Five years later, Wall made another trip to Buffalo to visit family for Easter in 2011, which, by happenstance, coincided with the Sabres going 16-4-4 in their final 24 games to reach the playoffs. Though the team lost in Game 7 of a first-round series against Philadelphia, Buffalonians showed Wall the same intensity and passion.
She decided to quit her job and produce a documentary about Sabres fans, now titled, "The Fan Connection," which will premiere locally at the Buffalo International Film Festival on Oct. 12.
"I've heard some people call the team an escape," Wall said. "So, one of my favorite lines told to me by someone in the movie was, 'Other people live in cities, but we identify with Buffalo.' I think that's very true for a lot of people. If anyone says anything bad about Buffalo, it's taken as a personal insult. What people have done is use these sports teams as a way of representing the city itself and therefore representing them. ... A win for the team is really a win for each person."
The Sabres have not reached the playoffs since their late-season run in 2011, which occurred only a few months after Terry Pegula purchased the team. Their eight-year postseason drought leads the NHL, a fact that doesn't sit well with a fan base that had not gone more than three consecutive years without watching playoff hockey in Buffalo.
There have been accusations of tanking to acquire talent through the draft and Ralph Krueger is the Sabres' sixth coach in the past eight years. However, the team is now burgeoning with young talent, led by Jack Eichel, Jeff Skinner and Rasmus Dahlin.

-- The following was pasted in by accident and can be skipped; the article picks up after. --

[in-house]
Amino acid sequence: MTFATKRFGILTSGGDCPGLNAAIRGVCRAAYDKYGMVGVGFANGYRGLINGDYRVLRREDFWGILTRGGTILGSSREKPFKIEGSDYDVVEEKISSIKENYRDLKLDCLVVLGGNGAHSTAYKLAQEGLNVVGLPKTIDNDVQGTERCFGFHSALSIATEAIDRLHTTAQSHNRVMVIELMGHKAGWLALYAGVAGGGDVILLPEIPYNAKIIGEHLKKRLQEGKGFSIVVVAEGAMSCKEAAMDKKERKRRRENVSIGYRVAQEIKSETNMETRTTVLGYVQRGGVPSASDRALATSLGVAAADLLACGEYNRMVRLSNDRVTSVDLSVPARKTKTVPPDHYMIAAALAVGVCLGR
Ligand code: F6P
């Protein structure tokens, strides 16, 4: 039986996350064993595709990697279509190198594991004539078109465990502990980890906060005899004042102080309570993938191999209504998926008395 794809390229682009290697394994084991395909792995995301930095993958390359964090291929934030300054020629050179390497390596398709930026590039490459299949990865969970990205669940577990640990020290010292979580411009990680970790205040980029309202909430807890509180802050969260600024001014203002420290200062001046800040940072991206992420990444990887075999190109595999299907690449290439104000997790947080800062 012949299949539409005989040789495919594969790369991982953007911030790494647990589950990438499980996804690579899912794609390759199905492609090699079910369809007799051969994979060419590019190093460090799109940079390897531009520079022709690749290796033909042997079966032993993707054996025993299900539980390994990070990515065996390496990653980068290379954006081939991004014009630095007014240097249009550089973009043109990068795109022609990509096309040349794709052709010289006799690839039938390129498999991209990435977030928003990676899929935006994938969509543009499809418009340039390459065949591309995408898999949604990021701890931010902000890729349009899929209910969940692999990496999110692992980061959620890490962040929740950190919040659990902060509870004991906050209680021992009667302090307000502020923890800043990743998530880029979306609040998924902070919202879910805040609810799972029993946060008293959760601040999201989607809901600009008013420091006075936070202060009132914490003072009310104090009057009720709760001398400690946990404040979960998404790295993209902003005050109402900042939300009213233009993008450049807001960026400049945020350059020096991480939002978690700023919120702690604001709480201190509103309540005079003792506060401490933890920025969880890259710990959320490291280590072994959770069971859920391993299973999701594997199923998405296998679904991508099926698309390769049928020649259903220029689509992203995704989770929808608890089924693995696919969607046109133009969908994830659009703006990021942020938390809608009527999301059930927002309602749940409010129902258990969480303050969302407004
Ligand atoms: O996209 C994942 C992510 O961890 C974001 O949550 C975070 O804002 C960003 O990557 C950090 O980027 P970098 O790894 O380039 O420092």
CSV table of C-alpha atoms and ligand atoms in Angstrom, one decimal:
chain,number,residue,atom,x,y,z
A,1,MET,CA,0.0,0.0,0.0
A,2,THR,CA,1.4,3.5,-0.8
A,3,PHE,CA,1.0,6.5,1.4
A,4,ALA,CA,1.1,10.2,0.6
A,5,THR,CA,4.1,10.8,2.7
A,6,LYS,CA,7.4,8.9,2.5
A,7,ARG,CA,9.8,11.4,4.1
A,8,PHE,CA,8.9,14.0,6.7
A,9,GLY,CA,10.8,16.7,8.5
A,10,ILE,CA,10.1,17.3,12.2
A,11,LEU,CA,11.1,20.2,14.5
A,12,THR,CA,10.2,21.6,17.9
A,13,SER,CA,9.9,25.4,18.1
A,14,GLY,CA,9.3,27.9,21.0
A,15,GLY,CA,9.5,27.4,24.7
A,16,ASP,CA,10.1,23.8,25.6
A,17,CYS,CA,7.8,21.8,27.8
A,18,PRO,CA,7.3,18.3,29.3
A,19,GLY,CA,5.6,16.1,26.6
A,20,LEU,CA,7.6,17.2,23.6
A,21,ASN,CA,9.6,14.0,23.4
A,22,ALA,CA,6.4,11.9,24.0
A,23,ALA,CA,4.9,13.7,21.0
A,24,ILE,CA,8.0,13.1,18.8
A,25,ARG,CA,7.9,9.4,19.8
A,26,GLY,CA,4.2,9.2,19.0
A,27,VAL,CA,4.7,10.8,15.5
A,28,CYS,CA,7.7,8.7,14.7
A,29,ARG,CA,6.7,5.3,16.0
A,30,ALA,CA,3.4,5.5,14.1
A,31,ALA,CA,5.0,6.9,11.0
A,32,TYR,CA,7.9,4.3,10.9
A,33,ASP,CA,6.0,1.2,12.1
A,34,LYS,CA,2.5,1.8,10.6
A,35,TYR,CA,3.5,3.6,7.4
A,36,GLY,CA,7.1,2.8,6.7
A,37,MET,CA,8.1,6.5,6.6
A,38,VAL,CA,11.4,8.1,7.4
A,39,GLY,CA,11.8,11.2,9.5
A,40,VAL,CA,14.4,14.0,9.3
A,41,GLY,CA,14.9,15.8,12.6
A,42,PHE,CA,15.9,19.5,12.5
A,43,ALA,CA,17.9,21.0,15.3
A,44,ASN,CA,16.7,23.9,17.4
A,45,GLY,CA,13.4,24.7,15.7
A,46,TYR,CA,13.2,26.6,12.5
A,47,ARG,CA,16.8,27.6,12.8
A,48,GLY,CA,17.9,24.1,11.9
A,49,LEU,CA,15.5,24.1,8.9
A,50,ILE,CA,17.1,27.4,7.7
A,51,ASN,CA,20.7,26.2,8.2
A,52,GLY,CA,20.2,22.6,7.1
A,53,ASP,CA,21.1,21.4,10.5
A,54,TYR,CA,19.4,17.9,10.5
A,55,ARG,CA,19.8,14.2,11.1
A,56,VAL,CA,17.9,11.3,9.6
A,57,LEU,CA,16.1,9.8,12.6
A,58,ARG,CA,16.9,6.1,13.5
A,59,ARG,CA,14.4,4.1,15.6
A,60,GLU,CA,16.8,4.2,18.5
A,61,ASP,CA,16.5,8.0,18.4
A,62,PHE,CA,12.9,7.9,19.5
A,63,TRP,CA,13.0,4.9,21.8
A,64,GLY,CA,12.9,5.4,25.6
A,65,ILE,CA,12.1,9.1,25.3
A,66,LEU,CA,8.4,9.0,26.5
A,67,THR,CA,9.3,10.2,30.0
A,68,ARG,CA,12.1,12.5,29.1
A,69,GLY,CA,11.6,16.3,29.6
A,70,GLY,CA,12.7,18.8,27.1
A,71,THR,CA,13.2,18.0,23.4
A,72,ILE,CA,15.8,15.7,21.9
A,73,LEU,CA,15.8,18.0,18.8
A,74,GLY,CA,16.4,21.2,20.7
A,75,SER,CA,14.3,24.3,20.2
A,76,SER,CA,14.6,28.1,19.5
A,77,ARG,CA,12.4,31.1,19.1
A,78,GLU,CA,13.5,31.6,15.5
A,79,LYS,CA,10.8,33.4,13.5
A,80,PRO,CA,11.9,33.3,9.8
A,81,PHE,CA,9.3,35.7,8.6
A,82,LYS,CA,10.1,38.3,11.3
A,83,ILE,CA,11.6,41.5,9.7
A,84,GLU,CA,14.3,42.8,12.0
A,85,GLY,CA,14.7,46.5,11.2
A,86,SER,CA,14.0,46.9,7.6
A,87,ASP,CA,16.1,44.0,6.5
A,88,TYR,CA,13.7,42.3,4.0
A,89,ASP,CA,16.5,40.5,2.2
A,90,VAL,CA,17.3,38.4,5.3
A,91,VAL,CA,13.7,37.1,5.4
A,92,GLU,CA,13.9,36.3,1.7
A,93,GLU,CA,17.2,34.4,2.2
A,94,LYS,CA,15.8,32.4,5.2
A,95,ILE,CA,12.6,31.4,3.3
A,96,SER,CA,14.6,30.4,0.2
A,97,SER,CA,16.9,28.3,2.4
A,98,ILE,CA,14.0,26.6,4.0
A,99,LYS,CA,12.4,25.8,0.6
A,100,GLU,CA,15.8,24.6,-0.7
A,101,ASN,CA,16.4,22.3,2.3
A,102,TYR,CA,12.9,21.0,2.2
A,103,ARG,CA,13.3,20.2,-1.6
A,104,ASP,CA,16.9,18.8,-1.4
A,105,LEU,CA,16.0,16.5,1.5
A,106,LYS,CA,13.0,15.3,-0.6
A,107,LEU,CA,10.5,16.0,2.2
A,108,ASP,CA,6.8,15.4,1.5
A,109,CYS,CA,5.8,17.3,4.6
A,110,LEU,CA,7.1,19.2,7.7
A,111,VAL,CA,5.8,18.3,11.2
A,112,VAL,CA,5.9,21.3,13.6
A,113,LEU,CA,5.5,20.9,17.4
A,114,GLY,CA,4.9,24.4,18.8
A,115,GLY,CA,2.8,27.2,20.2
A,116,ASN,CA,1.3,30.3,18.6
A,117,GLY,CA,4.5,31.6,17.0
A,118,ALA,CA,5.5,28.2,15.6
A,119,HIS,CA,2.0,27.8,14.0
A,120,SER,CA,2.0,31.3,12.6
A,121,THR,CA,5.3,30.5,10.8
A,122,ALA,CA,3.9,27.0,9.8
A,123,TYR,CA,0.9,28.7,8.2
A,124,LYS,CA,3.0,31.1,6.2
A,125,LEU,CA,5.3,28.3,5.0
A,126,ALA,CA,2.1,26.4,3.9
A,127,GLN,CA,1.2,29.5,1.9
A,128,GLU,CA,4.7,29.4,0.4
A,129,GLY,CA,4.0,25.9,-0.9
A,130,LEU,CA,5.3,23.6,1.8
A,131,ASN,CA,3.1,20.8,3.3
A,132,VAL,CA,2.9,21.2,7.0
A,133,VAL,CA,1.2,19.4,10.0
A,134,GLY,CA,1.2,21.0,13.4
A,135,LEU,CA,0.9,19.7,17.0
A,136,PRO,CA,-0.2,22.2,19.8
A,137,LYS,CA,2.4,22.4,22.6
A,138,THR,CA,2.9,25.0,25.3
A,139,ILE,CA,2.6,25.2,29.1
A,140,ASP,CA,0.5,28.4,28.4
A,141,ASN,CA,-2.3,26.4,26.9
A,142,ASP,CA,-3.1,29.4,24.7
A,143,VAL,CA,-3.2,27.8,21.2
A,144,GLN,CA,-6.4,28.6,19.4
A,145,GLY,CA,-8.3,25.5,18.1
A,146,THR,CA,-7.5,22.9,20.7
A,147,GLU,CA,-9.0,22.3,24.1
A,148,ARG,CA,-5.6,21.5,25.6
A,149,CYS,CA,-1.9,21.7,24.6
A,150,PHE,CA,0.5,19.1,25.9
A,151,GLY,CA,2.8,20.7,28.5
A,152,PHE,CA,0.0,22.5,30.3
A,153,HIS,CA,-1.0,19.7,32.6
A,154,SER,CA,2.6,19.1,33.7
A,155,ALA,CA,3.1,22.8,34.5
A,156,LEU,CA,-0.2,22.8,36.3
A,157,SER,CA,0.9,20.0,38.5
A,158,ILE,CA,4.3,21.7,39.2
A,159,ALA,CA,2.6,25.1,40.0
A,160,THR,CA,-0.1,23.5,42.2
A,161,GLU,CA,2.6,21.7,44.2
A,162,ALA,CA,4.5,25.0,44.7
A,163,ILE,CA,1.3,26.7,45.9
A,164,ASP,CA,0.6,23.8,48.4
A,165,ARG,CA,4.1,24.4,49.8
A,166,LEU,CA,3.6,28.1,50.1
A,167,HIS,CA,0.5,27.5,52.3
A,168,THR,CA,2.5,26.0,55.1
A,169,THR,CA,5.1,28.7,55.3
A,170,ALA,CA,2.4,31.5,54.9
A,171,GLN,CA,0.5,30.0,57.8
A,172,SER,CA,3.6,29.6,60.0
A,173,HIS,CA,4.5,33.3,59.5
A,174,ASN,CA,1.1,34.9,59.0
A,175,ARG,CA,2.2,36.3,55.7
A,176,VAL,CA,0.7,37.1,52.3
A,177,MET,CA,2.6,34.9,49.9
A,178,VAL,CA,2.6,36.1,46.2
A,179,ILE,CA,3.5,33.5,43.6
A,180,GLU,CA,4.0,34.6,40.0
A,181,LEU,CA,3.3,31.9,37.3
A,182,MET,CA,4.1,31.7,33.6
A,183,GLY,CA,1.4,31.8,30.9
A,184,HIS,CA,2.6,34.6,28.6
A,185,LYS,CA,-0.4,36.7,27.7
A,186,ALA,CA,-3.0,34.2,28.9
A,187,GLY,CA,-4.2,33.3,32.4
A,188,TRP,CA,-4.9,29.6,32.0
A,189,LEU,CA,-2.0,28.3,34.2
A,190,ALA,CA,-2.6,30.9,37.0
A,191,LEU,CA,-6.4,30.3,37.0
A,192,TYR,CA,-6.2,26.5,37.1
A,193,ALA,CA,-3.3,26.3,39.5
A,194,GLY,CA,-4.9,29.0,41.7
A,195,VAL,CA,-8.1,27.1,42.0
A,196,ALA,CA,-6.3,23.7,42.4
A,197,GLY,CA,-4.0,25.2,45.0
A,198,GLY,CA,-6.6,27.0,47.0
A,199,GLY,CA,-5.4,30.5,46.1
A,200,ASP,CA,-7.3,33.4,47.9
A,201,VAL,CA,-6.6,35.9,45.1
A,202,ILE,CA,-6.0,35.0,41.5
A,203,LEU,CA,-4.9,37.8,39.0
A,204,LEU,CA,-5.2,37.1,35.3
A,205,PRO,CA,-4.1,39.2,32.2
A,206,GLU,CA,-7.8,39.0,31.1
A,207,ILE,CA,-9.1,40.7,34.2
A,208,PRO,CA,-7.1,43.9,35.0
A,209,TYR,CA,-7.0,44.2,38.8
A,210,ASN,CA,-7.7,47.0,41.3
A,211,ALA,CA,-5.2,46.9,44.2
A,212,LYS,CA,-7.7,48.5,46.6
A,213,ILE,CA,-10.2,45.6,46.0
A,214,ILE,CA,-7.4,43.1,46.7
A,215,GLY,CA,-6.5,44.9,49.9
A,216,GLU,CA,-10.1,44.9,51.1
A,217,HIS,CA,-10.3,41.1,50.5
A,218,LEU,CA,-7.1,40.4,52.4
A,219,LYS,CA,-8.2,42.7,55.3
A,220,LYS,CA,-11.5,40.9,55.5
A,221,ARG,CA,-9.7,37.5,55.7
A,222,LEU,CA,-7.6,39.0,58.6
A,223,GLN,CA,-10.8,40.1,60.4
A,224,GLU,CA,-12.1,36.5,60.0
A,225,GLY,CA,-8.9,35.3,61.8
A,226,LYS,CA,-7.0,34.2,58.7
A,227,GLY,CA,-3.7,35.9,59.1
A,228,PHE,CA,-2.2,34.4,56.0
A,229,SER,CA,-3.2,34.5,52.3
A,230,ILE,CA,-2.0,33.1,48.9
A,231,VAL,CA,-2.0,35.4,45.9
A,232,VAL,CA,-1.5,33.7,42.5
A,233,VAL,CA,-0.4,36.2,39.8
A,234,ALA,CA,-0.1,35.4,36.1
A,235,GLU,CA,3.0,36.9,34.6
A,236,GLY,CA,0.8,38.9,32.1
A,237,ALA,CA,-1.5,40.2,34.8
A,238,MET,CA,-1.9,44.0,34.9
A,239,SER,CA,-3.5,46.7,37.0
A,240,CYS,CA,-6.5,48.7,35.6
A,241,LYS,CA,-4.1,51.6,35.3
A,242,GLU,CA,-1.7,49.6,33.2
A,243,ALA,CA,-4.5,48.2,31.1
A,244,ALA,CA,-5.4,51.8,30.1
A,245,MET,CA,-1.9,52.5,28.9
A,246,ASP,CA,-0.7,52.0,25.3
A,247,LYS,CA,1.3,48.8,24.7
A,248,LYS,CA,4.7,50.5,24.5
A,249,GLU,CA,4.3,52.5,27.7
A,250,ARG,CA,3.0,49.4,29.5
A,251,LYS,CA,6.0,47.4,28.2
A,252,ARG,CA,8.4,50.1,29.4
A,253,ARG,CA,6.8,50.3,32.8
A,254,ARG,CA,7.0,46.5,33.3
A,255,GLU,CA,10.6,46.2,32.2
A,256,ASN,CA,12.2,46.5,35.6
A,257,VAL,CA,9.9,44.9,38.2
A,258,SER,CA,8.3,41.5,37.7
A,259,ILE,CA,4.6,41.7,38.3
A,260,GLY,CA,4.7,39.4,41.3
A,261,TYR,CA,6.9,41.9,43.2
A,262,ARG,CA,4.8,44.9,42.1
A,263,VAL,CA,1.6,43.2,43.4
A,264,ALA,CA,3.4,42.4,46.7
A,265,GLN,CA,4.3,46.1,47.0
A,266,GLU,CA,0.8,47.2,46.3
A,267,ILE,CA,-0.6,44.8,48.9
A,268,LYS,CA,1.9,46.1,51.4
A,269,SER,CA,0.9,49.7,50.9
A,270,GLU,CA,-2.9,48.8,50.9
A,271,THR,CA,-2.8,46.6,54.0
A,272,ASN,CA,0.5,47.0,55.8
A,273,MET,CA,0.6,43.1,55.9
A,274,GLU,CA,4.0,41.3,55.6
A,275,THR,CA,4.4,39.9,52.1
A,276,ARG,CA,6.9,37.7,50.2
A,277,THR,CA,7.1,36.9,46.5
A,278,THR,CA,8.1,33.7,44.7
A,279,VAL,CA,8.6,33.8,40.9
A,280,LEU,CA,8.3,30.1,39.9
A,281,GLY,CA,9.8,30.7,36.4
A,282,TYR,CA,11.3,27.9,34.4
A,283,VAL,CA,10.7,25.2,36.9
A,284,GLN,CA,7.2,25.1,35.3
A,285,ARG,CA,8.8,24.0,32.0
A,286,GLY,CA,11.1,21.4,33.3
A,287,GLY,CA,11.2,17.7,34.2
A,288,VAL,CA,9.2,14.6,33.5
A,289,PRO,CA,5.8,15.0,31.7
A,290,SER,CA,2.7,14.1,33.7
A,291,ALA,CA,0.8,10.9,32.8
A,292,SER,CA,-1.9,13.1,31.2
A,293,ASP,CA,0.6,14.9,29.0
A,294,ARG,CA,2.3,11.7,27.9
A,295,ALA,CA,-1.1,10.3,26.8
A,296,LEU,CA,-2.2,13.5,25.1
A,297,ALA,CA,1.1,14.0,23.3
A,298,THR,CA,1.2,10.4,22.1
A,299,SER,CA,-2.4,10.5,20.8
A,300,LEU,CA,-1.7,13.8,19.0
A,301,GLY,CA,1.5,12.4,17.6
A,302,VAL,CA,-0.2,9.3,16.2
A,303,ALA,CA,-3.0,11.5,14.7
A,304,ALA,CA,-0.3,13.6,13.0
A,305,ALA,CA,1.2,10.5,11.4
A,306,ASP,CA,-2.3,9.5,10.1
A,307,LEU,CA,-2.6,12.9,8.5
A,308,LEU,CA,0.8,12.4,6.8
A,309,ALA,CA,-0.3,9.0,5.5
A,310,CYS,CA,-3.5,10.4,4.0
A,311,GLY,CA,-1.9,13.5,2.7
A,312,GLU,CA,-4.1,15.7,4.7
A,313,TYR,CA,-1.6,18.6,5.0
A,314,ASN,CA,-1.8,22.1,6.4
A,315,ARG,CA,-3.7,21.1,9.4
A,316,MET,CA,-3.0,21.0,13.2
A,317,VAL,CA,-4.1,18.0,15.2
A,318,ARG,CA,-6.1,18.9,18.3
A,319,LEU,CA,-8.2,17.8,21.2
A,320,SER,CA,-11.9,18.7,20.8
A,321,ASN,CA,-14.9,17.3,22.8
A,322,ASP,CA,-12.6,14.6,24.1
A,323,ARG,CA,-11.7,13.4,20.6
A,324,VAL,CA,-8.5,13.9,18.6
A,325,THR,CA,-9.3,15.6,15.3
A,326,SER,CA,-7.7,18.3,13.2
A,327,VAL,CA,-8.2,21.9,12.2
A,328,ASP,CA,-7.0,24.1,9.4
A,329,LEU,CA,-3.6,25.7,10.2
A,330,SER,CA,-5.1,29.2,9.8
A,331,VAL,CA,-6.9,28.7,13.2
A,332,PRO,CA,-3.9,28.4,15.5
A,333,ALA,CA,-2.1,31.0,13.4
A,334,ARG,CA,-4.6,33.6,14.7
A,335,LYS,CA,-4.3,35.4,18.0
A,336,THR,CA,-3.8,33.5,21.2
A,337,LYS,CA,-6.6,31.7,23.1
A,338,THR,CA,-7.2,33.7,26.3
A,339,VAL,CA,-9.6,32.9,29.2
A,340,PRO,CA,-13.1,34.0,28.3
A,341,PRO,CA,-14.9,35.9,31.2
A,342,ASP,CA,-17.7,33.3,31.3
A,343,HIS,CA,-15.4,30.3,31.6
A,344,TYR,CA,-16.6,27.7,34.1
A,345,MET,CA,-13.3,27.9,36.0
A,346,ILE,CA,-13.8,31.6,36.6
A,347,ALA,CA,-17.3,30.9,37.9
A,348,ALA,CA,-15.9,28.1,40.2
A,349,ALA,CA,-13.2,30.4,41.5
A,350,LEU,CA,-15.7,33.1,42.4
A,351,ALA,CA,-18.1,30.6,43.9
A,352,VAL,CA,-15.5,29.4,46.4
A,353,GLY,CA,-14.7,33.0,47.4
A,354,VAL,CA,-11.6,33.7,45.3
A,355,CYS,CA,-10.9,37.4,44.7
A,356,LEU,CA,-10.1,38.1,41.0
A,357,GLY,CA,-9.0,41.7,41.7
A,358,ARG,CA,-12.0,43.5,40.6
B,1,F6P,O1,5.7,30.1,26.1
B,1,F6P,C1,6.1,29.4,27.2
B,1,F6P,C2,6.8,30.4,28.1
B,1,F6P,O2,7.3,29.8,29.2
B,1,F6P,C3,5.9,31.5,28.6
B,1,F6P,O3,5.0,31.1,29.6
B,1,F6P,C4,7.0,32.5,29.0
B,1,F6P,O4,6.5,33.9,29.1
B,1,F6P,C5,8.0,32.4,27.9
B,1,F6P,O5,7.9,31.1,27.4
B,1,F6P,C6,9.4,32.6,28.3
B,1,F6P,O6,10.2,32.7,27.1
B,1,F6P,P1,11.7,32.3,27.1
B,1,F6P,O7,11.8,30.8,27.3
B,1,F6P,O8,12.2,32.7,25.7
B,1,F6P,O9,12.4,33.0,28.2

Terry and Kim Pegula helped rejuvenate the Buffalo waterfront with the construction of LECOM Harborcenter, a state-of-the-art facility in which the Sabres practice. The team's 10-game win streak last November conjured memories of remarkable runs of the past, led by the French Connection, Dominik Hasek, Daniel Briere and Chris Drury, among others.
The fear of relocation – which occurred in the months after former owner John Rigas was indicted for bank, wire and securities fraud in September 2002 – and the initial concerns whether a NHL team would be a success in Buffalo are a distant memory.
"From the moment I walked through the doors of that blessed Auditorium, I knew that to be the truth, and there was never any doubt in my mind whatsoever," Jeanneret said when asked if he initially thought the NHL would succeed in Buffalo. "You look back at the playoff series with the 'Thank you, Sabres' chant, nobody does that anymore. Nobody does that anywhere except Buffalo, New York. ... That's the one thing about Buffalo Sabres fans: They wear their feelings on their sleeve."
Last season, Buffalo ranked second among all NHL markets for household ratings on games televised by NBC or NBC Sports Network, ranking first on the latter. Loyalty is often mentioned by former players when asked about Sabres fans.
J.P. Dumont, who spent parts of five seasons with the team from 2000-06, recalled seeing crowds of fans tailgating in the parking lot of PNC Arena in Raleigh and hearing chants from the home crowd in Buffalo during the '06 East final against Carolina.
"Really loyal," Dupont said during Fan Fest. "When I was here in the 2000s, we definitely had some hard times with ownership. The fan base was always there and always supporting the team and the players. That was something special. Every time we were getting dressed, we knew they would be there to support us. They had it rough, let's be honest."
That loyalty took root during the franchise's formative years, grew through the efforts of Hall of Fame talents on and off the ice, and continues through a burning desire to see the Stanley Cup hoisted by the Sabres in Buffalo.